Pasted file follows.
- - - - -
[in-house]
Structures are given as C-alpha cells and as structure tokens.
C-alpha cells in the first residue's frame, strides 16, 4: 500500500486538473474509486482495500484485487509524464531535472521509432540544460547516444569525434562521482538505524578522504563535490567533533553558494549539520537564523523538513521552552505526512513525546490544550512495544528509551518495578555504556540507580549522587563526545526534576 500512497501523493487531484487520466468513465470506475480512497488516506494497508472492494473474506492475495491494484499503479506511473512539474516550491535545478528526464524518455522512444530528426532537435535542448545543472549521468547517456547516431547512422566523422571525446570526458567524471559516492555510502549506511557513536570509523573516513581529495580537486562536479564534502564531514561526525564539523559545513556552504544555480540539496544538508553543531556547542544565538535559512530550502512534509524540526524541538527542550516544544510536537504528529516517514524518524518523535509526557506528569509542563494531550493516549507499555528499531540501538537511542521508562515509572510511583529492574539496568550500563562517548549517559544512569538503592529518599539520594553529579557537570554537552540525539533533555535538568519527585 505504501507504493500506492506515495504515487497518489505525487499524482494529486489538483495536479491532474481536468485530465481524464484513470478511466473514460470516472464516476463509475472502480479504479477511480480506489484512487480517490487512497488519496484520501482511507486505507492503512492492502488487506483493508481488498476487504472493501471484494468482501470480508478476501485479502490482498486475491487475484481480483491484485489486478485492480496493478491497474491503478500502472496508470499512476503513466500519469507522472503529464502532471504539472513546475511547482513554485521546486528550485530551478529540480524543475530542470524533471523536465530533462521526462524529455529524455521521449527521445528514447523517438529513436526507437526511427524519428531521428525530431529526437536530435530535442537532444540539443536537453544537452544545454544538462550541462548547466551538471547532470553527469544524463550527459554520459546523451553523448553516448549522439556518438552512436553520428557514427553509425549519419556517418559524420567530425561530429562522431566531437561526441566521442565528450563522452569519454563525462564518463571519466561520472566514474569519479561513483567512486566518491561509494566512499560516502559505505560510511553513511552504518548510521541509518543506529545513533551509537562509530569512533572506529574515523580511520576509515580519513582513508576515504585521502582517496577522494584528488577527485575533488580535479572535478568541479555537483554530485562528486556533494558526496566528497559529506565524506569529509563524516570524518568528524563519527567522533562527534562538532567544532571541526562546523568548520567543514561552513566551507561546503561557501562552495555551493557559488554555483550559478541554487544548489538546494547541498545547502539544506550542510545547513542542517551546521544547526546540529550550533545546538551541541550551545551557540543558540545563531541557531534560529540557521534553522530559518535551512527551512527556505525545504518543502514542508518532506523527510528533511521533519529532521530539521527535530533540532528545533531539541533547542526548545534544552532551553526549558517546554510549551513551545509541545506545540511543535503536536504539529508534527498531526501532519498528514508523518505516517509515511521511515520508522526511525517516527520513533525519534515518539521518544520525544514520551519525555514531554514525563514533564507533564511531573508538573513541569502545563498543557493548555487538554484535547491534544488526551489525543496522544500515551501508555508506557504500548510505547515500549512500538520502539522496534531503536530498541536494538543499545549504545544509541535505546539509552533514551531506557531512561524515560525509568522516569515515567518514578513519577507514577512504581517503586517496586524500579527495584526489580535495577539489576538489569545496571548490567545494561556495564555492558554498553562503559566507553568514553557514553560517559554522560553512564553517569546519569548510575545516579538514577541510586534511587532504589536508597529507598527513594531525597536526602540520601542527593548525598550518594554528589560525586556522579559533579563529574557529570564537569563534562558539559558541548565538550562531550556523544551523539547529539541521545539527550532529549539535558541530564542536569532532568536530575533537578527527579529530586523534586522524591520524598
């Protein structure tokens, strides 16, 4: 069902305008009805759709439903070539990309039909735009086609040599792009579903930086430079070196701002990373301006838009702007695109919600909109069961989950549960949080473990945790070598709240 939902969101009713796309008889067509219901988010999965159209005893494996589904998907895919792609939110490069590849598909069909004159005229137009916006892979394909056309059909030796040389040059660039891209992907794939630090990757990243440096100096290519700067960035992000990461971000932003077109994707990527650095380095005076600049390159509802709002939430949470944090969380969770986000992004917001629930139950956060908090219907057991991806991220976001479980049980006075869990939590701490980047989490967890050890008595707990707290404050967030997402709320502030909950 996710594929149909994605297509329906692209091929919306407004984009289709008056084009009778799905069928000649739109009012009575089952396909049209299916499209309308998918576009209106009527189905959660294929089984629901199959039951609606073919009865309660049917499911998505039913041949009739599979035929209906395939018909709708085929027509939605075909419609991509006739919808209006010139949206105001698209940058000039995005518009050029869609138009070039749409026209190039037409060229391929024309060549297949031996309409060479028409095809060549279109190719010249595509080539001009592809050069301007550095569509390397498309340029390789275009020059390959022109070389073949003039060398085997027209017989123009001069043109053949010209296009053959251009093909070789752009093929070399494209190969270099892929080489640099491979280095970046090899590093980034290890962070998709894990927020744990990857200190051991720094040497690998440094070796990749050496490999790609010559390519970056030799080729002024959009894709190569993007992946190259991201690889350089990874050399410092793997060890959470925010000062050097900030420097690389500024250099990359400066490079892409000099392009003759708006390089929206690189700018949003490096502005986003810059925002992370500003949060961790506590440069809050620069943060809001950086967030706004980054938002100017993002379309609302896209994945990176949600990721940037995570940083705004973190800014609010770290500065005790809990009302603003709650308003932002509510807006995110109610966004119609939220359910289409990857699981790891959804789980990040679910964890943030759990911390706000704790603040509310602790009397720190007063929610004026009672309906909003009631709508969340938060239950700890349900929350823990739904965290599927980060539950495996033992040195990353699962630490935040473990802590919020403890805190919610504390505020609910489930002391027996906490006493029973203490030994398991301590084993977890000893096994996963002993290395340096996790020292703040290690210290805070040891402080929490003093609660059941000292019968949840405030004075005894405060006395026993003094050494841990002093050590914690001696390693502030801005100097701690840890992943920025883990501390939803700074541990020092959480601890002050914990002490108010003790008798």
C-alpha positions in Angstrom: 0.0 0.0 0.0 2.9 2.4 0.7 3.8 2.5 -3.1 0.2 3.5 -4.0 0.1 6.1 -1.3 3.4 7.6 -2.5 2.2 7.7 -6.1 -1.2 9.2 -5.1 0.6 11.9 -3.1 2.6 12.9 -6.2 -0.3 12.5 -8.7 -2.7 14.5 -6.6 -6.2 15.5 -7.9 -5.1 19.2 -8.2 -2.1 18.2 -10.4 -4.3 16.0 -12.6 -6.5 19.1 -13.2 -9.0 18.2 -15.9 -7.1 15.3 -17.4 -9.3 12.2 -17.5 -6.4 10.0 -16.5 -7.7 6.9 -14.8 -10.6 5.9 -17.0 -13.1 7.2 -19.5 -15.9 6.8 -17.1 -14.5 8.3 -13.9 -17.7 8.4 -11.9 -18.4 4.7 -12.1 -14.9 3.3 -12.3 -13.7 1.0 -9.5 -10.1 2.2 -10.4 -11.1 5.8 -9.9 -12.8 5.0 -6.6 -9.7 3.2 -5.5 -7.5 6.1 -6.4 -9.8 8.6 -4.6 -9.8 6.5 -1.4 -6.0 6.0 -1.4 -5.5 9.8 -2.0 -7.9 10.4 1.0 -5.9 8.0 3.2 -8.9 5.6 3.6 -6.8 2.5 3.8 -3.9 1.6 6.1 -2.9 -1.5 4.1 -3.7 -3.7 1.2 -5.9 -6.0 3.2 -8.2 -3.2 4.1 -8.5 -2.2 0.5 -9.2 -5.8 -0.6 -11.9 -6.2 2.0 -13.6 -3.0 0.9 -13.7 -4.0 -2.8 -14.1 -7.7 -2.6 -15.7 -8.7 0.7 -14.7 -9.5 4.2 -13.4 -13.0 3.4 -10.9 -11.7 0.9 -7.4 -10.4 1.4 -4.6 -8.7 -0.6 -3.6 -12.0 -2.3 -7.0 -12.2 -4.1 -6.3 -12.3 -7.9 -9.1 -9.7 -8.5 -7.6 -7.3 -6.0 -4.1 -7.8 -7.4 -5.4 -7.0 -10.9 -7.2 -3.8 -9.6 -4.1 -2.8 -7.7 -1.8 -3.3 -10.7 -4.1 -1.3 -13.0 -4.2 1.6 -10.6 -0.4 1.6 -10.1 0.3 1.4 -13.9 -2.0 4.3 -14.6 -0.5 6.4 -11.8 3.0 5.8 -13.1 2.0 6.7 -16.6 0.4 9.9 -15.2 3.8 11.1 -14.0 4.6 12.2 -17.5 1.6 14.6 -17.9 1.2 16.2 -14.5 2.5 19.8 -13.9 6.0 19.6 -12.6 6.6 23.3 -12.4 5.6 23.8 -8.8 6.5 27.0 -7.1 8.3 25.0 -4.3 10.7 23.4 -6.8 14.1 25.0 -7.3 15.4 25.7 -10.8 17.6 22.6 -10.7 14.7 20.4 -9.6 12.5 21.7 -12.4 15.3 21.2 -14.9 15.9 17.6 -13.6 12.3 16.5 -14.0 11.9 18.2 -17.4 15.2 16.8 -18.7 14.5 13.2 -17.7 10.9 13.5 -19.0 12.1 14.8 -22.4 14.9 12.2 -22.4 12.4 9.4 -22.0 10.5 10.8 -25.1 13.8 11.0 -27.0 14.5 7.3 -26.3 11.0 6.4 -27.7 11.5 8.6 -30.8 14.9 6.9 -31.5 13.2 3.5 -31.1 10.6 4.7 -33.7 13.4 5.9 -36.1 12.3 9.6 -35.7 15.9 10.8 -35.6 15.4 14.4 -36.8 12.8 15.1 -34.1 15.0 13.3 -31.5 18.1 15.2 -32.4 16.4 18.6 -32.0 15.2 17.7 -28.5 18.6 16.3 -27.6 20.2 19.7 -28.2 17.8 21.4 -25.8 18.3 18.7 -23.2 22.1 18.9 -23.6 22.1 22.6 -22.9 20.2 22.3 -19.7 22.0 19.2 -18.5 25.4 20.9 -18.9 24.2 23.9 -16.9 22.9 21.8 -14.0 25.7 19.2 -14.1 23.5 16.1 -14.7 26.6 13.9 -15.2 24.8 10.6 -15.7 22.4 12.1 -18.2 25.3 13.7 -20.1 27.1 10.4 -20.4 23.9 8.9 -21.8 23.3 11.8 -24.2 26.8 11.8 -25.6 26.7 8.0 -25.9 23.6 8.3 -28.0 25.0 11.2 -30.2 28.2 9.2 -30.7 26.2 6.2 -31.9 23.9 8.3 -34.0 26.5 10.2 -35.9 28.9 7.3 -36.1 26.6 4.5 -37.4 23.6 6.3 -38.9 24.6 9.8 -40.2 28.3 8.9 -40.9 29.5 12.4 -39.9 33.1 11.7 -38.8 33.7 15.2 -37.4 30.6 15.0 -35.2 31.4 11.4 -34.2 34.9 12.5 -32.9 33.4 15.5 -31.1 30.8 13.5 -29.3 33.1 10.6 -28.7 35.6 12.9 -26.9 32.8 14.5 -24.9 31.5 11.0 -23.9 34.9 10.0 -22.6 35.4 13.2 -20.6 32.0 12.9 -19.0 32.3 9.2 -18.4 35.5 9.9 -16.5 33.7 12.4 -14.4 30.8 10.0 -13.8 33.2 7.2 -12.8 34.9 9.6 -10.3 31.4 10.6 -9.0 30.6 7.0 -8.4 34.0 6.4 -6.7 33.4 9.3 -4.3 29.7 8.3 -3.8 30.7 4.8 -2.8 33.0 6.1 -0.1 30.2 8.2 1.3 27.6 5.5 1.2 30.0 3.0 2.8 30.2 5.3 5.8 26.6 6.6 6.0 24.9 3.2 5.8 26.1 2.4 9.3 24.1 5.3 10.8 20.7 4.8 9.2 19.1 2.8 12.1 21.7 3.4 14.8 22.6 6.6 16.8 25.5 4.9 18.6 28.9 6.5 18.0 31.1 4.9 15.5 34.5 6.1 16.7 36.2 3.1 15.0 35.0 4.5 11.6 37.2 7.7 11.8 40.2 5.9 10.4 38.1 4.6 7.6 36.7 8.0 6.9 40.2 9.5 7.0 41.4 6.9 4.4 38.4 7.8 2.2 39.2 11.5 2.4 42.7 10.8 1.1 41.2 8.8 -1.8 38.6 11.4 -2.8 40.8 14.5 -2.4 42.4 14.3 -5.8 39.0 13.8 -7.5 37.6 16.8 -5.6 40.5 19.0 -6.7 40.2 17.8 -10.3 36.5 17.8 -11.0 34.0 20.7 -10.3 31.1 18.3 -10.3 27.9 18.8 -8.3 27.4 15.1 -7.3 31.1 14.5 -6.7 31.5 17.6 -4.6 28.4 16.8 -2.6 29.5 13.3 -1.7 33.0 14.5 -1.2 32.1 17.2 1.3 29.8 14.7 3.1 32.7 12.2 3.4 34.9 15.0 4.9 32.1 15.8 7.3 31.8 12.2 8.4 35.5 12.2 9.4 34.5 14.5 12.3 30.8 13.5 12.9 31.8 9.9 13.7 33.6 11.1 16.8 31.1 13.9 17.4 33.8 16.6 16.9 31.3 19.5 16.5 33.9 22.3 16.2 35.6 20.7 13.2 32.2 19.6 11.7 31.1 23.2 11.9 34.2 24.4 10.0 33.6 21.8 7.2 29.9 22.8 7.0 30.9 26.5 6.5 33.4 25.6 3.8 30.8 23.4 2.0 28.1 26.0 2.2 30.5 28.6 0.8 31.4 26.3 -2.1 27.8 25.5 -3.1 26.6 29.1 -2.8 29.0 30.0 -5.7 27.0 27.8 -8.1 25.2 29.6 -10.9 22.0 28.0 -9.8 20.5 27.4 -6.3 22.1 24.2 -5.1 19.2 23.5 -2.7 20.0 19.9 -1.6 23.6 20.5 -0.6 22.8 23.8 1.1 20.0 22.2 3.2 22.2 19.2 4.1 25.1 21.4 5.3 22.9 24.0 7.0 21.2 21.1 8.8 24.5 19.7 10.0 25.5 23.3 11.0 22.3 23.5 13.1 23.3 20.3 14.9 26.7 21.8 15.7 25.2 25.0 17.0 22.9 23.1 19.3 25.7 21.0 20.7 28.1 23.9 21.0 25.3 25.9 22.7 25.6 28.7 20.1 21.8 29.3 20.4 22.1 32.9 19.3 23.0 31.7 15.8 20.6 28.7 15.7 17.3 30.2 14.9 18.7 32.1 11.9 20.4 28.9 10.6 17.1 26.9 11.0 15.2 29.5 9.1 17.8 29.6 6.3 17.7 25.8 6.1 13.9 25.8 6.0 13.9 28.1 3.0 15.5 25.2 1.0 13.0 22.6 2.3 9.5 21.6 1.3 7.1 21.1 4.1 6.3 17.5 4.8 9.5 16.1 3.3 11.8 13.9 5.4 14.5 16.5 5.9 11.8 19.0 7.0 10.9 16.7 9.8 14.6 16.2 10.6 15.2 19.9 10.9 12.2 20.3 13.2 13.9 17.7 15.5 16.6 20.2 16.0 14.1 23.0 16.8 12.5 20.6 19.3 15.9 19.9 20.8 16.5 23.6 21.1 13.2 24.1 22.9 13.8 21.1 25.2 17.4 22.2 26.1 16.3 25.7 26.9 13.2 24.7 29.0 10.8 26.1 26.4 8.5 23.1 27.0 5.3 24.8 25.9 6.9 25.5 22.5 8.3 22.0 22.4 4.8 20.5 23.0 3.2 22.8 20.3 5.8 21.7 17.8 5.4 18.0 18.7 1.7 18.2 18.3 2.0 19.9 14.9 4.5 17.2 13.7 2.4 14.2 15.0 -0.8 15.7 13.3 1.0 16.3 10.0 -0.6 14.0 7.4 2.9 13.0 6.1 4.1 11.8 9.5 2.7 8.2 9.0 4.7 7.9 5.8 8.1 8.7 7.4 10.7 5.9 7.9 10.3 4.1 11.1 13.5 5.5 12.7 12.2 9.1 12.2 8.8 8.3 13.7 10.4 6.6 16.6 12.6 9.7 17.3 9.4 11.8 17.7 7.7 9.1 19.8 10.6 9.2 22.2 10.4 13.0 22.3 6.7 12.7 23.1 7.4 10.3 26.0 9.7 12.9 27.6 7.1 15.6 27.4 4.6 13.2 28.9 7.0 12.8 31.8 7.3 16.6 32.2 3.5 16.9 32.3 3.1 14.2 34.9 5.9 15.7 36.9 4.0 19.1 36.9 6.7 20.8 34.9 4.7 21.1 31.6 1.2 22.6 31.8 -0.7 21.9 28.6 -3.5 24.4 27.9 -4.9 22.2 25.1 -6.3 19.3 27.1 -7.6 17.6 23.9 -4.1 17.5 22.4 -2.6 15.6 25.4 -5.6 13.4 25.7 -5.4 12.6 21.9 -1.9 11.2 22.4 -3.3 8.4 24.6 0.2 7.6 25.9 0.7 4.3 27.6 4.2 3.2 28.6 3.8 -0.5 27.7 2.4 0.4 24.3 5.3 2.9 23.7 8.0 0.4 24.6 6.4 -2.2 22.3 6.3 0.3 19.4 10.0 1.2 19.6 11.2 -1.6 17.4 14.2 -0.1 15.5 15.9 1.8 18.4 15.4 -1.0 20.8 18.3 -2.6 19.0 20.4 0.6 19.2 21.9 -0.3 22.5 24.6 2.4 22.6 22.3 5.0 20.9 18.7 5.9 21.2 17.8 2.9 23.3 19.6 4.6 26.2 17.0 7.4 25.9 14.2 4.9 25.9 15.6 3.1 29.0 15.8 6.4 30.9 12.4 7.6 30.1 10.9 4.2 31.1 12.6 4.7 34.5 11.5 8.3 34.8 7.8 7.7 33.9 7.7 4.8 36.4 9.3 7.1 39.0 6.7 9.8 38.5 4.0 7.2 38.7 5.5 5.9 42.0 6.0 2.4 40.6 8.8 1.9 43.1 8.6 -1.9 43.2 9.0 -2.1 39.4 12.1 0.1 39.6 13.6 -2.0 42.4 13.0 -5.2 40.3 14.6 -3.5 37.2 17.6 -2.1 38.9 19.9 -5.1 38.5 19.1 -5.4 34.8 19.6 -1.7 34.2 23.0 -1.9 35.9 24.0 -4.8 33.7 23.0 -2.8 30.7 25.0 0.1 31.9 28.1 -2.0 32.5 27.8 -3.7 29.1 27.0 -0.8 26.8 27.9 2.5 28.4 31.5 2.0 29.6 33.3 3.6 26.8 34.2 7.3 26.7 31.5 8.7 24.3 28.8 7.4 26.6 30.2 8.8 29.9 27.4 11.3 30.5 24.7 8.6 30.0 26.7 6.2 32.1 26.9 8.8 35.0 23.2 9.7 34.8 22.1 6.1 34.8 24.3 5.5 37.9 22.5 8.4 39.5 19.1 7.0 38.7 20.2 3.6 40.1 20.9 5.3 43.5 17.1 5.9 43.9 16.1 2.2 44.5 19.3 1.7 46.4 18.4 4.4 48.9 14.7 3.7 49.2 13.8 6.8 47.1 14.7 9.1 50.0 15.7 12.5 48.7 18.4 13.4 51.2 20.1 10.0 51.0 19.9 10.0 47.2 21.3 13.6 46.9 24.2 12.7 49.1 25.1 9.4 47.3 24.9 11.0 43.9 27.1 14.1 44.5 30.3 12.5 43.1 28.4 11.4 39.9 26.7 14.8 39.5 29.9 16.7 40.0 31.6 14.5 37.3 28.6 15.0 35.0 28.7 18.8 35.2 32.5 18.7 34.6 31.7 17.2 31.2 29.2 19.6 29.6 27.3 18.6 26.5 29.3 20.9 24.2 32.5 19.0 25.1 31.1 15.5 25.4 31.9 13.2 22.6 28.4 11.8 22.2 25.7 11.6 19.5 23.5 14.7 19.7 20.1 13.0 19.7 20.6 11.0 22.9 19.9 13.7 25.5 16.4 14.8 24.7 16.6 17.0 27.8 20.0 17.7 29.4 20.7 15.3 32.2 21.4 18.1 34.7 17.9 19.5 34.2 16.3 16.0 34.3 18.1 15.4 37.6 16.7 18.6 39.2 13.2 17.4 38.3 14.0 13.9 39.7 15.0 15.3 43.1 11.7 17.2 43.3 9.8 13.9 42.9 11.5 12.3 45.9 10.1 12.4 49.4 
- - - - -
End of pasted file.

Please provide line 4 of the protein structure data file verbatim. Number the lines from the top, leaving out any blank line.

């Protein structure tokens, strides 16, 4: 069902305008009805759709439903070539990309039909735009086609040599792009579903930086430079070196701002990373301006838009702007695109919600909109069961989950549960949080473990945790070598709240 939902969101009713796309008889067509219901988010999965159209005893494996589904998907895919792609939110490069590849598909069909004159005229137009916006892979394909056309059909030796040389040059660039891209992907794939630090990757990243440096100096290519700067960035992000990461971000932003077109994707990527650095380095005076600049390159509802709002939430949470944090969380969770986000992004917001629930139950956060908090219907057991991806991220976001479980049980006075869990939590701490980047989490967890050890008595707990707290404050967030997402709320502030909950 996710594929149909994605297509329906692209091929919306407004984009289709008056084009009778799905069928000649739109009012009575089952396909049209299916499209309308998918576009209106009527189905959660294929089984629901199959039951609606073919009865309660049917499911998505039913041949009739599979035929209906395939018909709708085929027509939605075909419609991509006739919808209006010139949206105001698209940058000039995005518009050029869609138009070039749409026209190039037409060229391929024309060549297949031996309409060479028409095809060549279109190719010249595509080539001009592809050069301007550095569509390397498309340029390789275009020059390959022109070389073949003039060398085997027209017989123009001069043109053949010209296009053959251009093909070789752009093929070399494209190969270099892929080489640099491979280095970046090899590093980034290890962070998709894990927020744990990857200190051991720094040497690998440094070796990749050496490999790609010559390519970056030799080729002024959009894709190569993007992946190259991201690889350089990874050399410092793997060890959470925010000062050097900030420097690389500024250099990359400066490079892409000099392009003759708006390089929206690189700018949003490096502005986003810059925002992370500003949060961790506590440069809050620069943060809001950086967030706004980054938002100017993002379309609302896209994945990176949600990721940037995570940083705004973190800014609010770290500065005790809990009302603003709650308003932002509510807006995110109610966004119609939220359910289409990857699981790891959804789980990040679910964890943030759990911390706000704790603040509310602790009397720190007063929610004026009672309906909003009631709508969340938060239950700890349900929350823990739904965290599927980060539950495996033992040195990353699962630490935040473990802590919020403890805190919610504390505020609910489930002391027996906490006493029973203490030994398991301590084993977890000893096994996963002993290395340096996790020292703040290690210290805070040891402080929490003093609660059941000292019968949840405030004075005894405060006395026993003094050494841990002093050590914690001696390693502030801005100097701690840890992943920025883990501390939803700074541990020092959480601890002050914990002490108010003790008798």